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Mel Gibson Should Realize What’s Past Is Still of Interest — and Deal With It

He’s not the first celeb to fall from grace, but he might break new ground by bungling a perfectly manageable situation

I hope Mel Gibson’s publicity reps are billing him for their blood pressure pills and the salon appointments to cover up the gray hair he’s giving them.

The actor-director-producer’s current PR schedule on behalf of “Edge of Darkness,” his first lead role in eight years, could easily be titled The Hostility Tour.

May and September appearances with Jay Leno – softball-tossing, buddy-buddy chats – hinted at a renewed, revitalized Gibson. During the January 17 Golden Globes broadcast, the star’s gently self-deprecating response to host Rick Gervais’ crack about his drinking problems nudged this new image further.

But two days later, things took a different, weird turn. Gibson’s more straightforward sitdown with KTLA-TV’s Sam Rubin to promote the film veered into downright combative. And it included what can only be interpreted as an ethnically tinged taunt by the actor toward the Jewish entertainment reporter.

Just as the viral reach of the KTLA video died down, another one took its place.

Last week, Gibson had another testy interview, this time by satellite with WGN-TV Chicago. The reporter cut the segment off after some tense back-and-forth. While Gibson was still mic’ed and on-camera he muttered, “Asshole.”

Over the past few days, I’ve been barraged with links to this new video through Twitter, Facebook, industry sites and every other channel.


But get past the train wreck fascination with both interviews and you’ll find a more interesting situation.

Beyond the eight-year acting hiatus, this round of publicity represents Gibson’s first major voluntary celebrity exposure since his notorious 2006 drunk-driving arrest and the obscenity-laced anti-Semitic, misogynistic rant that accompanied it.

It’s logical to expect that during this round of interviews, any reporter getting more than a single soundbite is obligated to ask some variation of "How are you faring post-meltdown?"

And it’s just as logical to assume that Gibson and his handlers have worked up and rehearsed a number of respectable PR replies that address in broad strokes – then summarily curtail – that subject. That’s how the game is played.

In each of the videos, however, the reporter is caught off-guard to find that Gibson doesn’t have a well-practiced answer and, instead, veers between coy and angry. And Gibson seems under the impression that this incident currently merits neither discussion nor response.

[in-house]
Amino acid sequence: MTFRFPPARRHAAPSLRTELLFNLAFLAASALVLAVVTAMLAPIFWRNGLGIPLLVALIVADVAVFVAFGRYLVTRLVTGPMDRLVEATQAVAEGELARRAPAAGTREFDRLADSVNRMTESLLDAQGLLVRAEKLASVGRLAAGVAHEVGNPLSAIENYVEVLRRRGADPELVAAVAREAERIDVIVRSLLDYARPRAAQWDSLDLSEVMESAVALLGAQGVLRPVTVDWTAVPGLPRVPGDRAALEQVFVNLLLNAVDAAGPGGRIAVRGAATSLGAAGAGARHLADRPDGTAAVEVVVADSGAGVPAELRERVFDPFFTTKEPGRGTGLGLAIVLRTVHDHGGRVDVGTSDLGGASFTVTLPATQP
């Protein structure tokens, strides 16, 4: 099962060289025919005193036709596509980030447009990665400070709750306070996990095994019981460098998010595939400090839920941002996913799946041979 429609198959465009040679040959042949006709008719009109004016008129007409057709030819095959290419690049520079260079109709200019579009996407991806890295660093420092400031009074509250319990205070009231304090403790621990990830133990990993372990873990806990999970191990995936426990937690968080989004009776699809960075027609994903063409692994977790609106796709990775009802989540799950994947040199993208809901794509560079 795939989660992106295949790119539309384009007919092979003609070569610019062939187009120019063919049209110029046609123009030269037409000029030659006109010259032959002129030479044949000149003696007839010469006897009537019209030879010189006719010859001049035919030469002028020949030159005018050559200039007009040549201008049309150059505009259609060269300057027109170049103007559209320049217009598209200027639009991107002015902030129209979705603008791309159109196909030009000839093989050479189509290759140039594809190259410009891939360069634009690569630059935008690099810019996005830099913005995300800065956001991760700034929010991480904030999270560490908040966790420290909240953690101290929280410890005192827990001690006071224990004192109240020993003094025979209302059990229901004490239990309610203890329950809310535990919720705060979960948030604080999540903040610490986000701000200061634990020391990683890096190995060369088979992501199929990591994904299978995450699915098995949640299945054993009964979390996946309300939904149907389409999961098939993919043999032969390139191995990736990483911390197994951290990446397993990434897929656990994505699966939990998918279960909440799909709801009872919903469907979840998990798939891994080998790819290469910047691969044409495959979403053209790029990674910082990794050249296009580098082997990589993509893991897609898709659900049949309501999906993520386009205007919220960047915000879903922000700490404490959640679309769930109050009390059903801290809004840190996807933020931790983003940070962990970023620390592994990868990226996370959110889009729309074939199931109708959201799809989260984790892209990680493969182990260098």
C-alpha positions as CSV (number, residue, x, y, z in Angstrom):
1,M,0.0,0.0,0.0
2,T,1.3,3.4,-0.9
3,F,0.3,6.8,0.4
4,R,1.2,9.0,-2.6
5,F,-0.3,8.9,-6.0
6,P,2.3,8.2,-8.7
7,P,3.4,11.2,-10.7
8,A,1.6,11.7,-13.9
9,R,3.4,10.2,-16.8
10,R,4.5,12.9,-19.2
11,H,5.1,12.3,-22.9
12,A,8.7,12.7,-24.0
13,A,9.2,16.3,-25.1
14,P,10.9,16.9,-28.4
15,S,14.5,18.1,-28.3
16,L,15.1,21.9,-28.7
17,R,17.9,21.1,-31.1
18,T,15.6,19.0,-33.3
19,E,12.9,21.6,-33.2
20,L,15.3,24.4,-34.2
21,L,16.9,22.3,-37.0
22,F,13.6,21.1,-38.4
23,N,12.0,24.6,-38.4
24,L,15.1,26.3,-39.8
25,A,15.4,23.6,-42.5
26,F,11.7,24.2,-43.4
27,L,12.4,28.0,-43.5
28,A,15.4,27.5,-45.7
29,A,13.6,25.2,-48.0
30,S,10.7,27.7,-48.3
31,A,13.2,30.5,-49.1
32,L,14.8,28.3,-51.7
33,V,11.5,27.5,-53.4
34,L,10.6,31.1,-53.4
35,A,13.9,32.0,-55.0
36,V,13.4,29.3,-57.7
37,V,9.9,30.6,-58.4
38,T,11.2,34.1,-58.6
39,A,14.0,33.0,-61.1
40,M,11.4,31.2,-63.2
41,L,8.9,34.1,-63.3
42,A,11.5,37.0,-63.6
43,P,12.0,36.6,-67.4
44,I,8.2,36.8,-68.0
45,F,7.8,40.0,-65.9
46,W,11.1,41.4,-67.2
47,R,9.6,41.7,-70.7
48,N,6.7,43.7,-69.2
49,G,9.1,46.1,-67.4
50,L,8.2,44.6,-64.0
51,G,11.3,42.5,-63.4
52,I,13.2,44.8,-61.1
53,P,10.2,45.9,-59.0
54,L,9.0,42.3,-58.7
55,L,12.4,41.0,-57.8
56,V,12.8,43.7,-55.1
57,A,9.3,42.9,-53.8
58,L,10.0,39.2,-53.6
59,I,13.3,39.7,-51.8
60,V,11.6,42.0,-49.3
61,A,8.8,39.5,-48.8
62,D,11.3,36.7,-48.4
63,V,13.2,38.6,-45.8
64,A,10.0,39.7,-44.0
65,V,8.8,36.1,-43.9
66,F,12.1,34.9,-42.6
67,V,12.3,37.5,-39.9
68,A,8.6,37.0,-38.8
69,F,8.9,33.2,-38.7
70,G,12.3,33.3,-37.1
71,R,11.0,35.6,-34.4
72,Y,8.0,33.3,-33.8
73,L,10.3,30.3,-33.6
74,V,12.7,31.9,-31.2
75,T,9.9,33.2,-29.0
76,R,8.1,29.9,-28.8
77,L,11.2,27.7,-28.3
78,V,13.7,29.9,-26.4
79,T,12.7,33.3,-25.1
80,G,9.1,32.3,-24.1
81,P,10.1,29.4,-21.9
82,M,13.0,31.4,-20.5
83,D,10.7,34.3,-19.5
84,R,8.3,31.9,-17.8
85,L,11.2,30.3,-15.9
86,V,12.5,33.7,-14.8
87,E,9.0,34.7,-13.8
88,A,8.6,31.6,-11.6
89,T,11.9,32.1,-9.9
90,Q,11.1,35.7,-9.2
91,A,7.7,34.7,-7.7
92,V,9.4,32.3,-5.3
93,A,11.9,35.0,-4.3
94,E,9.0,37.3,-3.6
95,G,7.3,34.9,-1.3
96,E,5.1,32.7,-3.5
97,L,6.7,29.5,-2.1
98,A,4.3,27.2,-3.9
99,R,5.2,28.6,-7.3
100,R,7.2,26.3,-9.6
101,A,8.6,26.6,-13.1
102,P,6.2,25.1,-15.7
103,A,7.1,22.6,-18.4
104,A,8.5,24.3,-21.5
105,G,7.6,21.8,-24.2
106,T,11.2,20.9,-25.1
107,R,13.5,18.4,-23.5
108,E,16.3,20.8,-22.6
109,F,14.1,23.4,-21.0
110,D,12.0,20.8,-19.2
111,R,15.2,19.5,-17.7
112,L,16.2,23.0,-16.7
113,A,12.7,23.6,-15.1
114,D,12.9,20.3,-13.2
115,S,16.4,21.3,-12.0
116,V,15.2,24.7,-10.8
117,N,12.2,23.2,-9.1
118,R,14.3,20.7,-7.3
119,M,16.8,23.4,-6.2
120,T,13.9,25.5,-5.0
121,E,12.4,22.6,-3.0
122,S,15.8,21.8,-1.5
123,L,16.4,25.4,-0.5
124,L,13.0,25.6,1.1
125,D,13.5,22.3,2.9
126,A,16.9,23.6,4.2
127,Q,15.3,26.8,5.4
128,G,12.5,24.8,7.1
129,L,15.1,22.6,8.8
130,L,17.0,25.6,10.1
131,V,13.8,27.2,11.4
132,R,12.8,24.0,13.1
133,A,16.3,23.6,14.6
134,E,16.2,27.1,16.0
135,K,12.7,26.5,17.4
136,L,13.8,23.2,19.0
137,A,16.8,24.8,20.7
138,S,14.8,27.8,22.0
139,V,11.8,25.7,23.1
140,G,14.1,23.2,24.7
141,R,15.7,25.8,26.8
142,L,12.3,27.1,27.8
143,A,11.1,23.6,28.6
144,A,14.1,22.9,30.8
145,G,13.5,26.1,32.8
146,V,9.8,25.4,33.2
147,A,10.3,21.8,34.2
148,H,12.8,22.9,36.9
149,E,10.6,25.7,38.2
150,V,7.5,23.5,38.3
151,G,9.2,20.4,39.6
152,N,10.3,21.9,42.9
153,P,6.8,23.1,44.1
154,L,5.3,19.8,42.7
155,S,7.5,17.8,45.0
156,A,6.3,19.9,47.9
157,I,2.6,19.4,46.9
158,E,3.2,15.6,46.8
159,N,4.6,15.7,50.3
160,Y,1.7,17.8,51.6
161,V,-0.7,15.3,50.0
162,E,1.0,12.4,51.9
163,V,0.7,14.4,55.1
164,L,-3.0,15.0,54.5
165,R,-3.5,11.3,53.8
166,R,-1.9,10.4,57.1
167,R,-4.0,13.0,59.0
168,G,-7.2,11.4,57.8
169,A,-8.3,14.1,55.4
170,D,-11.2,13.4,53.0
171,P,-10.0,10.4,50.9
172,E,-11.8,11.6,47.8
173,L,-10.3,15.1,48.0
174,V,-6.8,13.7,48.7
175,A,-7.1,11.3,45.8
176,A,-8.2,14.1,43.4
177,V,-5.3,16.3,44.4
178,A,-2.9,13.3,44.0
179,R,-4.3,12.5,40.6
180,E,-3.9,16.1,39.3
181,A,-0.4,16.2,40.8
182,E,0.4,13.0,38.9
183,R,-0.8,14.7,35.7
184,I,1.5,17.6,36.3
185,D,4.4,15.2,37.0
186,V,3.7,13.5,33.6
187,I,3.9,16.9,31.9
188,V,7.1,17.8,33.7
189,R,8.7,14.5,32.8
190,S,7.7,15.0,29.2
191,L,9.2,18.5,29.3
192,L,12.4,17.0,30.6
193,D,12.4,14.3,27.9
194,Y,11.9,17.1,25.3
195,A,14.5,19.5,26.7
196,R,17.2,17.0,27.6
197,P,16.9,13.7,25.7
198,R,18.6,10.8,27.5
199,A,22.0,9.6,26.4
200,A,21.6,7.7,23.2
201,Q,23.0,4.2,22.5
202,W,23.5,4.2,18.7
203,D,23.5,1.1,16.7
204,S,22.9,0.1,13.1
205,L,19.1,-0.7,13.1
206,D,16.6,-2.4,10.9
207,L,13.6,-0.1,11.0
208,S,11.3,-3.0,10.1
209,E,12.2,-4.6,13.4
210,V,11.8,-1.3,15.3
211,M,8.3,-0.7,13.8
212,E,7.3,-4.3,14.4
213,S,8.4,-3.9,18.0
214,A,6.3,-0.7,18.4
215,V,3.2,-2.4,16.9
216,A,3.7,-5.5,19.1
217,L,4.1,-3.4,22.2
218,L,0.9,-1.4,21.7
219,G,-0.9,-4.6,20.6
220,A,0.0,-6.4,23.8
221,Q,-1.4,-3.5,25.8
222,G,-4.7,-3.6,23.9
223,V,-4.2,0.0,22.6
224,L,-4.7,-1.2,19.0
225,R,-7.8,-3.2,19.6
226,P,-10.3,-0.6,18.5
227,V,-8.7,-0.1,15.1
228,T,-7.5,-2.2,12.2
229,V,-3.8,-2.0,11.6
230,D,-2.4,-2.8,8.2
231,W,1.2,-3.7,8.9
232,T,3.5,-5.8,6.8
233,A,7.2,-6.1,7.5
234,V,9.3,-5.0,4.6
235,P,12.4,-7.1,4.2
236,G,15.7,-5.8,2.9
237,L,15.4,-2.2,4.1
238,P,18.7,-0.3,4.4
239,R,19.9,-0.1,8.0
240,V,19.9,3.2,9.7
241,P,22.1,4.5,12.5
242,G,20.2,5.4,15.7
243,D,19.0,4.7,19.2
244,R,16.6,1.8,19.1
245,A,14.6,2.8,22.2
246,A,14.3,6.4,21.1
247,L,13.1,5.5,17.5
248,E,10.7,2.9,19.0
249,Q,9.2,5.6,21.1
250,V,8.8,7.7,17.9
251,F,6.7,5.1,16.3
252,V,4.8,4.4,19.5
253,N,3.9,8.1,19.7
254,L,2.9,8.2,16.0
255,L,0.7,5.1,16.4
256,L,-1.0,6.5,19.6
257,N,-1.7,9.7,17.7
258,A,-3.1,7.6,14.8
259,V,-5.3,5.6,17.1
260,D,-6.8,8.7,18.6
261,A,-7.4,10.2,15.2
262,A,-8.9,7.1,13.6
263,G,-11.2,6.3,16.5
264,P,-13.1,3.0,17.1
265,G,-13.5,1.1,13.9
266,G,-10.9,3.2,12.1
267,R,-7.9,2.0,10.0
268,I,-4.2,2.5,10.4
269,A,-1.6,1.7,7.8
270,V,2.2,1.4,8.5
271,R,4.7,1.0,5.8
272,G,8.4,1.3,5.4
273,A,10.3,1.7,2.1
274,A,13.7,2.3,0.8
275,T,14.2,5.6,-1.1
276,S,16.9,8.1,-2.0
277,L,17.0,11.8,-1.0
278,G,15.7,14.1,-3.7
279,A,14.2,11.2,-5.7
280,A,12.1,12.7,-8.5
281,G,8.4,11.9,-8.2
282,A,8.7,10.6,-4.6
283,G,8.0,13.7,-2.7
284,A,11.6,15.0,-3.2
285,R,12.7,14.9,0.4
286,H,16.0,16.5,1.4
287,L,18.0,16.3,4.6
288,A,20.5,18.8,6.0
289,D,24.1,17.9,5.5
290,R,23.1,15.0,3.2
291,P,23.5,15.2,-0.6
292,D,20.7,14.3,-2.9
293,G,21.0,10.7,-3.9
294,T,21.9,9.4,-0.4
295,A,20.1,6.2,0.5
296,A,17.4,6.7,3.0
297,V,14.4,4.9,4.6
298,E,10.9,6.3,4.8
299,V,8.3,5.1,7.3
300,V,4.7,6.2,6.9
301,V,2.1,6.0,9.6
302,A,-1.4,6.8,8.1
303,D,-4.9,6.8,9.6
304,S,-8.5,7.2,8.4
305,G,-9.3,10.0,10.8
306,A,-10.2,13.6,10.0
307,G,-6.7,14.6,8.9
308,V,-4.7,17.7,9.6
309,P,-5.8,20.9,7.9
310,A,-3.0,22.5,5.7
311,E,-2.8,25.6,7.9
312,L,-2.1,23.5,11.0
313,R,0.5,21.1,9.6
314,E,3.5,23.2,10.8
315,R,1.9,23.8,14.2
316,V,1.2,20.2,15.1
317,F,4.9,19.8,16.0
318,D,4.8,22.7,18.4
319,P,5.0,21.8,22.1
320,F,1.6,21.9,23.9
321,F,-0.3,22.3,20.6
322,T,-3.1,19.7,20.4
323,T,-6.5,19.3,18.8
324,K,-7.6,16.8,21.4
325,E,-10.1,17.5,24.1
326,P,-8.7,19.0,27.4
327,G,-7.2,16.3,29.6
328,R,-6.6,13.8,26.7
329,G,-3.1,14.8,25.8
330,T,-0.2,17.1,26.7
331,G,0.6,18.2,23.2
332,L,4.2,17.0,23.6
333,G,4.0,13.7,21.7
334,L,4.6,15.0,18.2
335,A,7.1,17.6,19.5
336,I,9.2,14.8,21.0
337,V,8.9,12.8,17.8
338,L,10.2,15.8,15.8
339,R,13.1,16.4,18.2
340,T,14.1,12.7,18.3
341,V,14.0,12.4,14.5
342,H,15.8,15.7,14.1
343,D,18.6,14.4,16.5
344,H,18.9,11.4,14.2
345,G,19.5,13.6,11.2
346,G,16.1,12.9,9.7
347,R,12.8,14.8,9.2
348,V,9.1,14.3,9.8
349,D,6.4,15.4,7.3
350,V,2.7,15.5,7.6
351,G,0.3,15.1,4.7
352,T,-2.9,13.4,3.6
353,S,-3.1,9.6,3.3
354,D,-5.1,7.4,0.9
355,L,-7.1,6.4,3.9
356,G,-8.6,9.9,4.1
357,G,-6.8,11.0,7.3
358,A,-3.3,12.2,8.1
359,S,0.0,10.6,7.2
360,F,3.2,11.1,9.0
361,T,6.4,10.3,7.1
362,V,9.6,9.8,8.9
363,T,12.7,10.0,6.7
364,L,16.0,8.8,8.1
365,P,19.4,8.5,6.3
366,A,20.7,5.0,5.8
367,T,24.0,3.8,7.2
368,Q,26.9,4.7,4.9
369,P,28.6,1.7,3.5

You have to wonder whether Gibson believes he can shut down that particular line of questioning simply through intimidation. Or if he is convinced that an interview tied to his latest work has no right straying from that subject. Or even if he’s decided he never has to address these incidents again because he’s endured the now-requisite process of accountability, then apology. In fact, he alludes to having done just what was demanded of him, which should put it behind him, in the WGN piece.

Whatever reasoning he wants to argue, he’s wrong.

No journalist expects Gibson to launch into a lengthy existential monologue about the impact of his actions four years ago and all that’s transpired since then. Few media, aside from the tabloids, are really seeking it.

Most of those doing the interviews just need to bring back a few lines to the editor or executive producer to prove they’ve done their job.

And when these slight variations of the same response start getting traction and are no longer worth the column inches or airtime, the subject begins to fade away.

By doing everything except tossing off those few repetitive lines, however, Gibson’s making his unhappy situation worse.

What’s most surprising is that Gibson is one of the smarter folks in Hollywood. As an actor, he masterfully built an on-camera and red-carpet persona appealing to both men and women — no mean feat. Crossing over to writing, producing and directing, his work has seen both critical and financial success.

You have to believe that even if he is still resentful about the incident and its fallout – or truly means what he said about Jews and women while under the influence – he’s shrewd enough to take the right steps for professional reasons.

Personally, I hate what has now become the formulaic public redemption that other PR experts swear by. The Oprah Winfrey/Larry King/Barbara Walters/People Magazine mea culpa is predictable, tired and really only benefits Oprah, Larry, Barbara and People.

Michael Richards’ recent storyline on “Curb Your Enthusiasm” was a brilliant way to acknowledge and start rewriting his own very public misstep.

Gibson’s momentary self-directed silliness following Gervais’ comment was smart. His participation on the phone bank at the recent Haiti telethon took guts.

But for those two steps forward, Gibson takes several backwards with each testy interview.

It’s unlikely that Gibson had the contractual choice of refusing to support “Edge of Darkness” through publicity, although he could have done less than the breadth of coverage that has appeared to date. Instead, he chose to venture forth. Surprisingly ill-prepared.

Gibson isn’t the first celebrity to have a fall from grace. He won’t be the last. But he might break new ground by having a perfectly manageable situation handed to him and then bungling it. That’s not a breakthrough role anyone should want.

Flackback will explore the art and artifice of entertainment PR.  The author has 25 years' corporate experience and has finessed everything from a celebrity's drunken surprise marriage to his best friend's 16-year-old daughter to a 20-minute advance warning that her company's president was being fired. And she sees little difference between these scenarios.  She's chosen candor over a byline.